It's no coincidence that within the past year both the New York State Society of CPAs and the American Institute of CPAs have formed committees to examine the accounting profession's peer review program. The process, as it is structured now, no longer responds to all the demands placed on it, especially by the public. The NYSSCPA and the AICPA know that the profession needs to quickly step up to the plate and make reforms to the program, before the government makes reforms for us.Alert to this need, the NYSSCPA formed the Quality Enhancement Policy Committee with the express purpose of ensuring that peer review is meeting the needs of the current environment. Understanding that practical implementation issues could alter some of its recommendations, the QEPC chose to first establish, on a conceptual level, the tenets of an ideal peer review system.
After two years of extensive deliberation and a thorough review of a wide range of sources and inputs, the QEPC determined that one of peer review's most basic components - the choice, training and background of the "peers" who actually perform the reviews - is also one of its most fundamental flaws. The QEPC focused on three particularly troubling aspects of this issue: the way in which firms select peer reviewers, their qualifications, and the current concentration of firms that perform peer review.
Currently, firms choose their peer reviewers subject to a general suitability matching through the AICPA computer system, leaving open the possibility for firms to select friendly reviewers, potentially undermining a core purpose of the program in the public's mind. Further exacerbating this situation, peer reviewers sometimes function as quality control resources to the firms that they review. When firms implement the advice they receive from their peer reviewers, those reviewers may eventually end up reviewing their own advice.
The program's standards for reviewer qualifications are also very broad. In some cases, a two-day course and current experience in accounting and auditing over the past five years are the only requirements for a reviewer. What's more, the most prevalent training ground for reviewers is within a firm that already performs reviews. And although there are extensive checklists and lengthy manuals, many issues arise in the performance and administration of peer review for which no clear guidelines are available. This system breeds a pool of reviewers with less experience than implied to public users of peer review reports.
Finally, many firms are exiting as peer review providers for a number of reasons, many of them related to the increase in demand for their expertise in more lucrative markets occasioned by the Sarbanes-Oxley Act. As a result, in some states, the number of active peer review firms has declined, concentrating the reviews in fewer firms. In New York State, there are currently only about 120 active peer reviewers - down from roughly 200 five years ago - and 10 peer reviewers account for more than 40 percent of the reviews performed.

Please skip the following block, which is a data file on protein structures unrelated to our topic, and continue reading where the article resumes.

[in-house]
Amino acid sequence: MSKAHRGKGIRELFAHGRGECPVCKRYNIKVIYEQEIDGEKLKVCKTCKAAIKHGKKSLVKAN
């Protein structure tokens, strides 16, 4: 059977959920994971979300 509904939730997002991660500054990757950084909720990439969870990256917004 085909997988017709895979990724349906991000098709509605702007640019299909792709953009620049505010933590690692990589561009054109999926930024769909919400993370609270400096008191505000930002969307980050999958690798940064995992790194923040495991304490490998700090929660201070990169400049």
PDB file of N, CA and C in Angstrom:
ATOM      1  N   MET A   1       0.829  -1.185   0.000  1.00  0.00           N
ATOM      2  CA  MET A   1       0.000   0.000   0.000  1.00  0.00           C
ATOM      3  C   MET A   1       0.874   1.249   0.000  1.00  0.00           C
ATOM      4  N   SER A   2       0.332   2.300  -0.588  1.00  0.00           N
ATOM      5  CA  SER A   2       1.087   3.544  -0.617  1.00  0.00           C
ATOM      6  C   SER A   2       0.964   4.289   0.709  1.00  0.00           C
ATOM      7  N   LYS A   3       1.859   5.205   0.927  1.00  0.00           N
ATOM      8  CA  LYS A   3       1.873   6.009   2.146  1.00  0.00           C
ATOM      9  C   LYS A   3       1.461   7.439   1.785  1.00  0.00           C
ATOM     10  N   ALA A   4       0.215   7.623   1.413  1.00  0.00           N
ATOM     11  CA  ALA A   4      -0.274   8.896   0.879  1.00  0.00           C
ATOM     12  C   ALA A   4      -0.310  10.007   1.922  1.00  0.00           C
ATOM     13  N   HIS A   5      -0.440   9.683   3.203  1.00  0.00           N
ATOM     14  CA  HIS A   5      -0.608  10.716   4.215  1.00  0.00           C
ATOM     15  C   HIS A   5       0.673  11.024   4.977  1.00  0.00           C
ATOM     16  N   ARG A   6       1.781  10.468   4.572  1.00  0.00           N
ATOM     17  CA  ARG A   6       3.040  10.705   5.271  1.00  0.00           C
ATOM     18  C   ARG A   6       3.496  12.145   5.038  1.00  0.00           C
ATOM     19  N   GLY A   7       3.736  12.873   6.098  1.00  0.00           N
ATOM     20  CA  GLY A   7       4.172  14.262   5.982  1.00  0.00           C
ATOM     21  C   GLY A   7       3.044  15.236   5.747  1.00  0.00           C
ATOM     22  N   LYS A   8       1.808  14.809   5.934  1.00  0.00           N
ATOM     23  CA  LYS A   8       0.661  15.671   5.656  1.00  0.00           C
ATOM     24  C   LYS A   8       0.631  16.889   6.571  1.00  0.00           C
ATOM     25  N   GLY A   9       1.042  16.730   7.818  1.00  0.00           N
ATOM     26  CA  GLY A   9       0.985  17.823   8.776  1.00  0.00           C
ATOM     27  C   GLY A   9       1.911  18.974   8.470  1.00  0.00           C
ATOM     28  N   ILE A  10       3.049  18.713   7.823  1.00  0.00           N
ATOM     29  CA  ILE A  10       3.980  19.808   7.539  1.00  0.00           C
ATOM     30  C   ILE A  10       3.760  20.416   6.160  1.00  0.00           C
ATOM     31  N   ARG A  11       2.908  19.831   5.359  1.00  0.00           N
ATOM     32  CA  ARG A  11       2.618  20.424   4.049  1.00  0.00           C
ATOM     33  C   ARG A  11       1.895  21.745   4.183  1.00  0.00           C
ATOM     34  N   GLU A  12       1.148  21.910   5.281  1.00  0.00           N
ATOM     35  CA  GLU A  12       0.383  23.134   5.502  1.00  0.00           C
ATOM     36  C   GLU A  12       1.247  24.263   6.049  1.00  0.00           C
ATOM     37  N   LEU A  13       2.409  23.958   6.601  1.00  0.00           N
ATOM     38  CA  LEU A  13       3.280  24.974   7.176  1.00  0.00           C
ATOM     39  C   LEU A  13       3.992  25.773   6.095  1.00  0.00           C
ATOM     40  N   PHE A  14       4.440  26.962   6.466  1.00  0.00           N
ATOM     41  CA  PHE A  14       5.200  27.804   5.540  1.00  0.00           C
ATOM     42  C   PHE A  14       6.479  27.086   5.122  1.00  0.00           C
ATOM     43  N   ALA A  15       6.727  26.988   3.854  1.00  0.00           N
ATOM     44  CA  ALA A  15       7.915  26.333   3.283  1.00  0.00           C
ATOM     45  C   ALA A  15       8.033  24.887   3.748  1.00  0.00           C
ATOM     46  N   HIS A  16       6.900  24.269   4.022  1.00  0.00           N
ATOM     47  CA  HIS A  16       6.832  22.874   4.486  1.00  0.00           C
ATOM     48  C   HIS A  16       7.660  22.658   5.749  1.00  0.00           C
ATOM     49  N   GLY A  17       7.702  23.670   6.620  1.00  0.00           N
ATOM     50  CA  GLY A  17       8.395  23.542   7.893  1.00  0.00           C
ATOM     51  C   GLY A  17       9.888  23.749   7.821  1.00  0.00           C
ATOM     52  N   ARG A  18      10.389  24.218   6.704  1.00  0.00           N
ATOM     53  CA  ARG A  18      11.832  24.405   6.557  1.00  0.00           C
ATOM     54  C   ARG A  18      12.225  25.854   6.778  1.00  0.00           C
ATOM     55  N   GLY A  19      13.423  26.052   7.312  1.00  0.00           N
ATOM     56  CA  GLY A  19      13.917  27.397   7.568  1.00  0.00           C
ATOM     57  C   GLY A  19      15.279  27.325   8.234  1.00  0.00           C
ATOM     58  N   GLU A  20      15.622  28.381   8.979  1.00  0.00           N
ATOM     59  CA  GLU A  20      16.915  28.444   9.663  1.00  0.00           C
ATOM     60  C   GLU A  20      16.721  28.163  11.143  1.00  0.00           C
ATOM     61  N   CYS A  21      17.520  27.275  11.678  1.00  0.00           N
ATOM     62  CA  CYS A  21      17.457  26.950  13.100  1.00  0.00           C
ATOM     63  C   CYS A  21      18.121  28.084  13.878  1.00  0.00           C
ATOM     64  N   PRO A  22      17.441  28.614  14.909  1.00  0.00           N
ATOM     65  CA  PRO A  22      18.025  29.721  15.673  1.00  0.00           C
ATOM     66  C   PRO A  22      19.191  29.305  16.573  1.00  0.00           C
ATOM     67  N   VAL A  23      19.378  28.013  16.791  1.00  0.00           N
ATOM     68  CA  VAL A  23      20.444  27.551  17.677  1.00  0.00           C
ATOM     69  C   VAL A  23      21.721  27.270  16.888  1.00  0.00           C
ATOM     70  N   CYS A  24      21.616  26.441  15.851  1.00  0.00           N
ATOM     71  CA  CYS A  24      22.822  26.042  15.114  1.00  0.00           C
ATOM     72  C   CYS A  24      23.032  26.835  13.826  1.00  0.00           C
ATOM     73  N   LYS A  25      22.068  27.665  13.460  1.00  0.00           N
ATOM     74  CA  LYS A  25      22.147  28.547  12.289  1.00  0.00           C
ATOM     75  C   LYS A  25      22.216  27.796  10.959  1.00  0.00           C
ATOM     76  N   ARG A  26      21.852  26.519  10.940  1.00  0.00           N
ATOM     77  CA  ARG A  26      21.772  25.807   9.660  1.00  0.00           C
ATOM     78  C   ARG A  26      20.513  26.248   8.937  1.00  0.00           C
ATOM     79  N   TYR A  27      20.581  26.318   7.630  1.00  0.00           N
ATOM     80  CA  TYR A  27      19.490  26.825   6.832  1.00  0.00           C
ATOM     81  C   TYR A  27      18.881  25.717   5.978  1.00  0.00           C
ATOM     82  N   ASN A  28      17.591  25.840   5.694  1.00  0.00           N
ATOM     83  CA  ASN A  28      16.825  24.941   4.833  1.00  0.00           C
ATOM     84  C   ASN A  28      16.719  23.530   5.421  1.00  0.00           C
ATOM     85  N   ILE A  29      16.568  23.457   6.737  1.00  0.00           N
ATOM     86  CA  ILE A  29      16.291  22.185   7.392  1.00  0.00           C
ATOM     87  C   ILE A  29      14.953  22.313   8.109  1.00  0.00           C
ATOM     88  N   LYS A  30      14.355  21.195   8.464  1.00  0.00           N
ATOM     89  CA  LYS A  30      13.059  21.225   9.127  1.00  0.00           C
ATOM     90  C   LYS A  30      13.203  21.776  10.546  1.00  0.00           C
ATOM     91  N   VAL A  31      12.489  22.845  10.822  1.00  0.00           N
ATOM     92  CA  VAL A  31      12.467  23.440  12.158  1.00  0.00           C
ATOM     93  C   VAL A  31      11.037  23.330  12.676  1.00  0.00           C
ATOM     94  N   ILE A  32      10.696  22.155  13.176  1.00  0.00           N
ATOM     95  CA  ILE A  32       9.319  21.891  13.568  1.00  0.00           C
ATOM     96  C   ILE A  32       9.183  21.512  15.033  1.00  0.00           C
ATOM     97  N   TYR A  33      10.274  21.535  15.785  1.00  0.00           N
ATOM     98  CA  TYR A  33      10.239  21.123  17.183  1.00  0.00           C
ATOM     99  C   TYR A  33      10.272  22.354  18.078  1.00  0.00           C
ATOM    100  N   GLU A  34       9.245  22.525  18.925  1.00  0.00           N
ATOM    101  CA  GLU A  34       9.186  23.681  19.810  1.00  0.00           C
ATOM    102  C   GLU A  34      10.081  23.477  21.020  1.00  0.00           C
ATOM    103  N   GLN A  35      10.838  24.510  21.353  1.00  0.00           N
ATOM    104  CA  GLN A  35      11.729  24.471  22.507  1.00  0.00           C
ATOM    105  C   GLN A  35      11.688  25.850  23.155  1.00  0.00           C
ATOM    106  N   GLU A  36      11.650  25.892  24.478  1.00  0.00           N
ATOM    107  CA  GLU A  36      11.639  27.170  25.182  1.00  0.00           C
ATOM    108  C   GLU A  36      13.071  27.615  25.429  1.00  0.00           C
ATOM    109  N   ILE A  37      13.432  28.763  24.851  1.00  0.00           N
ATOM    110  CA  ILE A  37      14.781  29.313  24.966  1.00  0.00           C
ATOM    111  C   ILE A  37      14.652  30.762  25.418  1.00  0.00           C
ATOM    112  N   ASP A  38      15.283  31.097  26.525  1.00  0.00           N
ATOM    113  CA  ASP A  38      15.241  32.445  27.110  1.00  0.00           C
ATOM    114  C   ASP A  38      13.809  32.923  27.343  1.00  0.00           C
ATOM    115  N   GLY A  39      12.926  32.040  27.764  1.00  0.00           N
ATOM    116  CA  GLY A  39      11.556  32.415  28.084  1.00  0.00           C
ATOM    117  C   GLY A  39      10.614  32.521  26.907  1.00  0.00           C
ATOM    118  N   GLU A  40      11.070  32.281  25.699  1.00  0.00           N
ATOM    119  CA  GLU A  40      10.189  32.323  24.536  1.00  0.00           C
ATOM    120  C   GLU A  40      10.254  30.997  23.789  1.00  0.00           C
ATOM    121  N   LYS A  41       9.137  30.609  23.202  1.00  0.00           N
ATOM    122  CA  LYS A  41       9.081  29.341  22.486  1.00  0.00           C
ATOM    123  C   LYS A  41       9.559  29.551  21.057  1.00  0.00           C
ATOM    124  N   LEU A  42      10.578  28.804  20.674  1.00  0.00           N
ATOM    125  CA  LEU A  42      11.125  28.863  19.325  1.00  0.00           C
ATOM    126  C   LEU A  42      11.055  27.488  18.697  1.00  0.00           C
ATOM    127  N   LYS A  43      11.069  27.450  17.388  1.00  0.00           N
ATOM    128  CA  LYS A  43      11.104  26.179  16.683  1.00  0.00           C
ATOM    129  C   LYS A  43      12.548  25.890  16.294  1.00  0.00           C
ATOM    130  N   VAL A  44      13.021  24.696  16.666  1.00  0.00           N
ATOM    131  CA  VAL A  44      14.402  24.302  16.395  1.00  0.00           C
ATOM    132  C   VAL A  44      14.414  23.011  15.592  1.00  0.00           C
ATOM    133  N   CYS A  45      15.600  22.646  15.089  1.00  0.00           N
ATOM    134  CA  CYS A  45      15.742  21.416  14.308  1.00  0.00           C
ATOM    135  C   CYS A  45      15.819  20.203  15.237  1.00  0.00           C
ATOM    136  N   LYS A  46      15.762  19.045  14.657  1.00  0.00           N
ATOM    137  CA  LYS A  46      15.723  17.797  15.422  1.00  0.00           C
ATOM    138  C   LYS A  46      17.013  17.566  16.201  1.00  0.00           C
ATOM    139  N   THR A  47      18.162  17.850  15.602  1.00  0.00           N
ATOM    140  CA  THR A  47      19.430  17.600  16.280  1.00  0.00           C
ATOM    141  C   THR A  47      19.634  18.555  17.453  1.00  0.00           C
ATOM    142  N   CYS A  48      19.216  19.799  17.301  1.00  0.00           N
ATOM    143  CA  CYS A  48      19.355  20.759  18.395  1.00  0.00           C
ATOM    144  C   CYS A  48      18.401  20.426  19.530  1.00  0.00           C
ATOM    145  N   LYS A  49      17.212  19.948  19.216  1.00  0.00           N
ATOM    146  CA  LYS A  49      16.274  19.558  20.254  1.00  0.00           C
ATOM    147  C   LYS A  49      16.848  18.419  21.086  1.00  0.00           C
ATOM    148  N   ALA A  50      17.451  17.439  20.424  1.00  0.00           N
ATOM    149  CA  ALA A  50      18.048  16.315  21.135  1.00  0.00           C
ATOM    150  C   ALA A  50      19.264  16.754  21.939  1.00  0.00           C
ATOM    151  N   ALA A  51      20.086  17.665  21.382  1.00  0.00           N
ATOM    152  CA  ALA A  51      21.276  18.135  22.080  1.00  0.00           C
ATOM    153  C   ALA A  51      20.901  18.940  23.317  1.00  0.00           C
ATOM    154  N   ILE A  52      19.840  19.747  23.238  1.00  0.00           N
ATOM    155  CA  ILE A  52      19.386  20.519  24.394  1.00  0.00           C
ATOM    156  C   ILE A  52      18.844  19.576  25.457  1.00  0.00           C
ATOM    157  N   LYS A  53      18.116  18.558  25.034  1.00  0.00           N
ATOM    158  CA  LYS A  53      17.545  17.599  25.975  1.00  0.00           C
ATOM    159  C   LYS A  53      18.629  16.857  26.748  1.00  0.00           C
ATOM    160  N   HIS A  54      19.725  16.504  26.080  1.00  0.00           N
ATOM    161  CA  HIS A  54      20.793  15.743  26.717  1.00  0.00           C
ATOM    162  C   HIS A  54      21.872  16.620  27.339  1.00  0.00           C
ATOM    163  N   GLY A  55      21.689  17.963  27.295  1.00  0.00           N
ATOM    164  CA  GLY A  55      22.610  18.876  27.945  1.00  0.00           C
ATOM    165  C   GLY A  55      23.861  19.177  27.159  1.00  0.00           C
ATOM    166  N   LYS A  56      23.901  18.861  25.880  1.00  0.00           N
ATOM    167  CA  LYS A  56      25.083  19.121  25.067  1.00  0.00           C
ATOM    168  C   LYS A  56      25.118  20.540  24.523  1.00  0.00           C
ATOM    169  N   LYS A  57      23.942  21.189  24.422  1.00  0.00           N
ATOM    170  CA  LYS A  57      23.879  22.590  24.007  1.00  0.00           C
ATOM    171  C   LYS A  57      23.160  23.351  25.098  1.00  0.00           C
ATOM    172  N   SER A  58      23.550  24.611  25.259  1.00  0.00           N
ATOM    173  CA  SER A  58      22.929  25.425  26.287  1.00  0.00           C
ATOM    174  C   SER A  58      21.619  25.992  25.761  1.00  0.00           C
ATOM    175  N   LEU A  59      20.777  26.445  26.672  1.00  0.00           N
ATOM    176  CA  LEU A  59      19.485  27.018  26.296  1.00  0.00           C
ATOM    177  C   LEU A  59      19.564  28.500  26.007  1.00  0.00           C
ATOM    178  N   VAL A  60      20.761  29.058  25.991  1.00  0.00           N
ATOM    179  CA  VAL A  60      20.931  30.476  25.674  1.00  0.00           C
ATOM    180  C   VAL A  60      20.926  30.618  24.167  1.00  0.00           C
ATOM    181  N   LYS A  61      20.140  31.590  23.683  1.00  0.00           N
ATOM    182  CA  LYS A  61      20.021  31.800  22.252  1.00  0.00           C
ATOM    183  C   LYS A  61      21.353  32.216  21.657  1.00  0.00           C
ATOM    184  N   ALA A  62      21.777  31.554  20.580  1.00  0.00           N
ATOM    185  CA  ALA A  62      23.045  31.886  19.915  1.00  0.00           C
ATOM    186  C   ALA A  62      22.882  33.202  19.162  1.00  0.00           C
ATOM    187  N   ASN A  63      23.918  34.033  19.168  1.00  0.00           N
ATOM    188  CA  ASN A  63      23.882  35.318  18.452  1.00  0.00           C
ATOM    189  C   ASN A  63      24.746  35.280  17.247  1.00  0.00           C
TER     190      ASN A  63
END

This concentration raises the issue of whether the program can continue as a peer-on-peer endeavor. Most firms do not review any other firm, and a few firms are reviewing many. At what point does a reviewing firm cease to be a peer and become a professional quality control system reviewer, perhaps without an adequate practice base to judge the substance of a reviewed practice?
Fixing peer review
Realizing that implementation issues can overwhelm new ideas, the NYSSCPA has focused on conceptual ways of improving the substance and credibility of the peer review program. One concept to increase participation in the reviewing side of the program, to expand the base of qualified individuals, and to ensure that all areas of a firm's practice receive appropriate review, involves adopting a team-based approach for peer review.
Similar to accreditation processes in higher education, medicine and nursing, each firm in the program would contribute potential team members. A team headed by an experienced, qualified captain would be assembled by a central coordinator with all the qualifications to review a particular firm practice. One way to deal with a shortage of reviewers may be to require that all peer-reviewed CPA firms provide a certain number of reviewers to the professional community. Another would be to require participating firms to contribute a certain number of professional hours to the review program, based upon a sliding scale tied to firm size.
Given the evolving professional environment, new reporting requirements and an atmosphere of enlightened accountability, close scrutiny of the nearly 30-year-old peer review program is not only prudent, it is vital to the betterment of our profession. Peer review has taken on an increased significance for an audience that now extends well beyond CPA firms to regulators, clients, credit grantors and others, all of whom expect a monitoring system that is effective, transparent and a model of integrity.
Fixing the reviewer problem should be at the top of our list as we work to improve the current peer review program. A solid, mandated peer review process - incorporating a pooled team of reviewers - can do so much for the profession. By proving that we can be our own toughest critics, peer review has the potential to not only improve our own standards and performance, but also to show the public that CPAs are as determined as anyone to produce quality standards and root out fraud. And equally important, if we don't maintain a strong peer review program, some governmental program is likely to do it for us.
Lou Grumet is the executive director of the New York State Society of CPAs.
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